Harvard Psychological Studies, Volume 1 eBook

This eBook from the Gutenberg Project consists of approximately 678 pages of information about Harvard Psychological Studies, Volume 1.
against Bain’s genetic space-theory.  Stumpf’s famous criticism applies not only to Bain, but also to the other English empiricists and to Wundt.  Bain says:  “When with the hand we grasp something moving and move with it, we have a sensation of one unchanged contact and pressure, and the sensation is imbedded in a movement.  This is one experience.  When we move the hand over a fixed surface, we have with the feelings of movement a succession of feelings of touch; if the surface is a variable one, the sensations are constantly changing, so that we can be under no mistake as to our passing through a series of tactual impressions.  This is another experience, and differs from the first not in the sense of power, but in the tactile accompaniment.  The difference, however, is of vital importance.  In the one case, we have an object moving and measuring time and continuous, in the other case we have coexistence in space.  The coexistence is still further made apparent by our reversing the movement, and thereby meeting the tactile series in the inverse order.  Moreover, the serial order is unchanged by the rapidity of our movements."[21]

   [20] Stumpf, K., ’Ueber d. psycholog.  Ursprung d. 
   Raumvorstellung,’ Leipzig, 1873, S. 54.

   [21] Bain, A., ‘The Senses and the Intellect,’ 3d ed., New
   York, 1886, p. 183.

Stumpf maintained in his exhaustive criticism of this theory, first, that there are cases where all of the elements which Bain requires for the perception of space are present, and yet we have no presentation of space.  Secondly, there are cases where not all of these elements are present, and where we have nevertheless space presentation.  It is the first objection that concerns me here.  Stumpf gives as an example, under his first objection, the singing of a series of tones, C, G, E, F. We have here the muscle sensations from the larynx, and the series of the tone-sensations which are, Stumpf claims, reversed when the muscle-sensations are reversed, etc.  According to Stumpf, these are all the elements that are required by Bain, and yet we have no perception of space thereby.  Henri[22] has pointed out two objections to Stumpf’s criticism of Bain’s theory.  He says that Bain assumes, what Stumpf does not recognize, that the muscle sensations must contain three elements—­resistance, time, and velocity—­before they can lead to space perceptions.  These three elements are not to be found in the muscle sensations of the larynx as we find them in the sensations that come from the eye or arm muscles.  In addition to this, Henri claims that Bain’s theory demands a still further condition.  If we wish to touch two objects, A and B, with the same member, we can get a spatial experience from the process only if we insert between the touching of A and the touching of B a continual series of tactual sensations.  In Stumpf’s instance of the singing of tones, this has been overlooked.  We can go from the tone C to the tone F without inserting between the two a continuous series of musical sensations.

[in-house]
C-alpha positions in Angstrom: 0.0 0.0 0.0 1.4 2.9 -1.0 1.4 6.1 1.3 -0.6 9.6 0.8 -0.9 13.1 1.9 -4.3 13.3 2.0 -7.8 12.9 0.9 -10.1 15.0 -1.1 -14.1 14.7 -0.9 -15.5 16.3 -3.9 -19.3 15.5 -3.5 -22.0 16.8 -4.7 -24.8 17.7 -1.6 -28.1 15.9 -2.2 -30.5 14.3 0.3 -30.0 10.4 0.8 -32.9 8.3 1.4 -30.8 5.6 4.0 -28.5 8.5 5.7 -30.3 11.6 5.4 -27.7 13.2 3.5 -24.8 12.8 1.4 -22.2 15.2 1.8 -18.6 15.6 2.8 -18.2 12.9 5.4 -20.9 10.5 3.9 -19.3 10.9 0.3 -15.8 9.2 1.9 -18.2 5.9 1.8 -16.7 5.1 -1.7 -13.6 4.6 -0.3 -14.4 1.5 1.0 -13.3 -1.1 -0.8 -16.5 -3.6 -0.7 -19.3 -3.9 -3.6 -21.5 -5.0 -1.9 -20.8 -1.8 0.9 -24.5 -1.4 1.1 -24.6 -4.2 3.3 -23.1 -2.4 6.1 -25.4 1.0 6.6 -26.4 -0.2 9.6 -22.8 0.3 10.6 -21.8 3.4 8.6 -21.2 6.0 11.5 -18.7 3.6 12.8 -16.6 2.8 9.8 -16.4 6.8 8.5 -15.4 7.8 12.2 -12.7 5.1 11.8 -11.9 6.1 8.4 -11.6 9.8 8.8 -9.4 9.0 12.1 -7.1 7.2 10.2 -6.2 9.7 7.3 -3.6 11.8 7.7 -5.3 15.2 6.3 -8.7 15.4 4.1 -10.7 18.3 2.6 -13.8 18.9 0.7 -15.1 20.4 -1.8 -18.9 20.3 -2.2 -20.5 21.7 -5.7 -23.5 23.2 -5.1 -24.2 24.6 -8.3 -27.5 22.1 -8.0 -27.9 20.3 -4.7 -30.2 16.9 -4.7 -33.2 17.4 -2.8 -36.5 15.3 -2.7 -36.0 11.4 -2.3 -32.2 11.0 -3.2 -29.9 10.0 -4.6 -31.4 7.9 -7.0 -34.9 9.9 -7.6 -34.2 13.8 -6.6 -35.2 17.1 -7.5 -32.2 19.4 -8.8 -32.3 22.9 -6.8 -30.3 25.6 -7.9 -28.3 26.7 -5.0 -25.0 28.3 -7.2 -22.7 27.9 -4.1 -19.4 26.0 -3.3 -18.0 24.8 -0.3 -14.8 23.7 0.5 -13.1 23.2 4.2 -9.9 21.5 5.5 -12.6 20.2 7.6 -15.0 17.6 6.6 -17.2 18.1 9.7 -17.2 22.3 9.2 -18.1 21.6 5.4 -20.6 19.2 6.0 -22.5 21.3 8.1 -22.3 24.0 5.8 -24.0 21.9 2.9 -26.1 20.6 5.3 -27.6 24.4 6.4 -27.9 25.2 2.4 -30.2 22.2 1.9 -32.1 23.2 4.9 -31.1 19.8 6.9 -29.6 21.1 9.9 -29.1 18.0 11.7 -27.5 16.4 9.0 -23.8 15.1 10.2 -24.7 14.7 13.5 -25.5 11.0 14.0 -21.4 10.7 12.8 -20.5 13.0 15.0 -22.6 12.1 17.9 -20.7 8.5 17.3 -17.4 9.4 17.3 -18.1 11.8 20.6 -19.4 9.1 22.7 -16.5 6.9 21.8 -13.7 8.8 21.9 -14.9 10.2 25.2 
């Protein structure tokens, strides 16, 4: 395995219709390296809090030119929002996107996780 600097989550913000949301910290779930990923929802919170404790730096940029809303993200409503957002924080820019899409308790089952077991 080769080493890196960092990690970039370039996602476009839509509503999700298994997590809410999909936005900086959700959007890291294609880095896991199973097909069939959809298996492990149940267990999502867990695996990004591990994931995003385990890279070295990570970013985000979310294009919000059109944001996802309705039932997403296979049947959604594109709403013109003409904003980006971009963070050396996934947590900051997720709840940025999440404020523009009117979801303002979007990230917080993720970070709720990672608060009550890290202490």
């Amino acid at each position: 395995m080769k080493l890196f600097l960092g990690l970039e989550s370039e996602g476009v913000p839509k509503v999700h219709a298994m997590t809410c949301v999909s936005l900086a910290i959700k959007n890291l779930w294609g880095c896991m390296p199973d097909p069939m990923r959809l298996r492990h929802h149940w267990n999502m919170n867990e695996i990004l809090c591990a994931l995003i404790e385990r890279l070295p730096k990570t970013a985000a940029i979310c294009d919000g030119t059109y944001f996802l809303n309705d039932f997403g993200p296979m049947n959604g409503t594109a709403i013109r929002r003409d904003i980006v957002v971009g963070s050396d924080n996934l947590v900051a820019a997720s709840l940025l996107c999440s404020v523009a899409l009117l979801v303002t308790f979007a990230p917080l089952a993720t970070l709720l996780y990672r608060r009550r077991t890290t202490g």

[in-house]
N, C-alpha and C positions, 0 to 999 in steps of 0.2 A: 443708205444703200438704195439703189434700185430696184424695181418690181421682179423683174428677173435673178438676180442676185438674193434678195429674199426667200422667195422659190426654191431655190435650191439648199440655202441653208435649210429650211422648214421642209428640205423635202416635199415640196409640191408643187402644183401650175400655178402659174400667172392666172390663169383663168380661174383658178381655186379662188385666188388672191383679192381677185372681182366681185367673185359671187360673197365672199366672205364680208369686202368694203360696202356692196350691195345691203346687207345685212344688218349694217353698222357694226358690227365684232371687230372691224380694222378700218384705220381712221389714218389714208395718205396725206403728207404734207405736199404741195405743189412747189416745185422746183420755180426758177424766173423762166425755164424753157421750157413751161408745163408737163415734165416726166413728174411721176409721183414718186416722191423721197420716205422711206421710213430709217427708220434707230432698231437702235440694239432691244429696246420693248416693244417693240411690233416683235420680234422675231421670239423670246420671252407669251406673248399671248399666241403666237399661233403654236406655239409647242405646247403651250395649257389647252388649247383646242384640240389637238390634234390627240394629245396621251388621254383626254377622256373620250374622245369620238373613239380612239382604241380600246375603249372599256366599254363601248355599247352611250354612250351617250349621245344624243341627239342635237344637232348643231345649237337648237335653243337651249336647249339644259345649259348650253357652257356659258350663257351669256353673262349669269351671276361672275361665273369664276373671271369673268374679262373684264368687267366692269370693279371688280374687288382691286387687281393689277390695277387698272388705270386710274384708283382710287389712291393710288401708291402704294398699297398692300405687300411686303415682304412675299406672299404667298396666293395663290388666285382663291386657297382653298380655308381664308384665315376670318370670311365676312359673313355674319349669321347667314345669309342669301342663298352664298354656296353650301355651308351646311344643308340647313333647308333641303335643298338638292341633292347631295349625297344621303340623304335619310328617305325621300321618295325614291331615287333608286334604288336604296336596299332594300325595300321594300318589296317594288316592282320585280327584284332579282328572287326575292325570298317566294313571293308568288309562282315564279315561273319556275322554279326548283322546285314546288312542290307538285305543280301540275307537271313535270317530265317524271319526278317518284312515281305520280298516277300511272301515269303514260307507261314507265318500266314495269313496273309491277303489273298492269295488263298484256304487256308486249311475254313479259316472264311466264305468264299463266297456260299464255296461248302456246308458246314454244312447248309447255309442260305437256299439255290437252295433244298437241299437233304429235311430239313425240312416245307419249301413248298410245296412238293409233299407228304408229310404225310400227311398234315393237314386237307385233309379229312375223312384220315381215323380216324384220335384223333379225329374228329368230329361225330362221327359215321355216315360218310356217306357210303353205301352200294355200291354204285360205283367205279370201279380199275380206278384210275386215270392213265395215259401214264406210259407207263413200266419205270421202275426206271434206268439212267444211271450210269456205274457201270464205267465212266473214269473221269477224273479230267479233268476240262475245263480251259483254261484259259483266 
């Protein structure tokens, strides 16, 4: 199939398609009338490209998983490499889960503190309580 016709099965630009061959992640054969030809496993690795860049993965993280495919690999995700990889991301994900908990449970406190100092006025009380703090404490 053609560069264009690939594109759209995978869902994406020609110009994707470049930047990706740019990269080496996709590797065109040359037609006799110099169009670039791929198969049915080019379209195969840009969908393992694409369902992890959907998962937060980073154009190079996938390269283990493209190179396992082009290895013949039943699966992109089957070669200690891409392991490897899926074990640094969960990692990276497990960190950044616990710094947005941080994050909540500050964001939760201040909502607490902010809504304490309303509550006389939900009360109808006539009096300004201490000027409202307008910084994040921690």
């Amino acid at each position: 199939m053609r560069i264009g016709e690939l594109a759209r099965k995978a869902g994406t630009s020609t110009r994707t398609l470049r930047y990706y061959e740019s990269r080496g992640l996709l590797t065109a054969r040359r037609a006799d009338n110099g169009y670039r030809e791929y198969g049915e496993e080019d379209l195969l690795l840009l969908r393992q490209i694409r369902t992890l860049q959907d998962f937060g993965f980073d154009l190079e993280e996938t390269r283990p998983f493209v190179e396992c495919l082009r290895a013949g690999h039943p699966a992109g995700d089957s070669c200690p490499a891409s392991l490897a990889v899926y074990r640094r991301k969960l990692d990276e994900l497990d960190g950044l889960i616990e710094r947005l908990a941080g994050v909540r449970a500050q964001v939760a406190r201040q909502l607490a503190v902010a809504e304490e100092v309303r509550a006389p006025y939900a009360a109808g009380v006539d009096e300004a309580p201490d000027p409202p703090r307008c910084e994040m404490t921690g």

Copyrights
Project Gutenberg
Harvard Psychological Studies, Volume 1 from Project Gutenberg. Public domain.
Follow Us on Facebook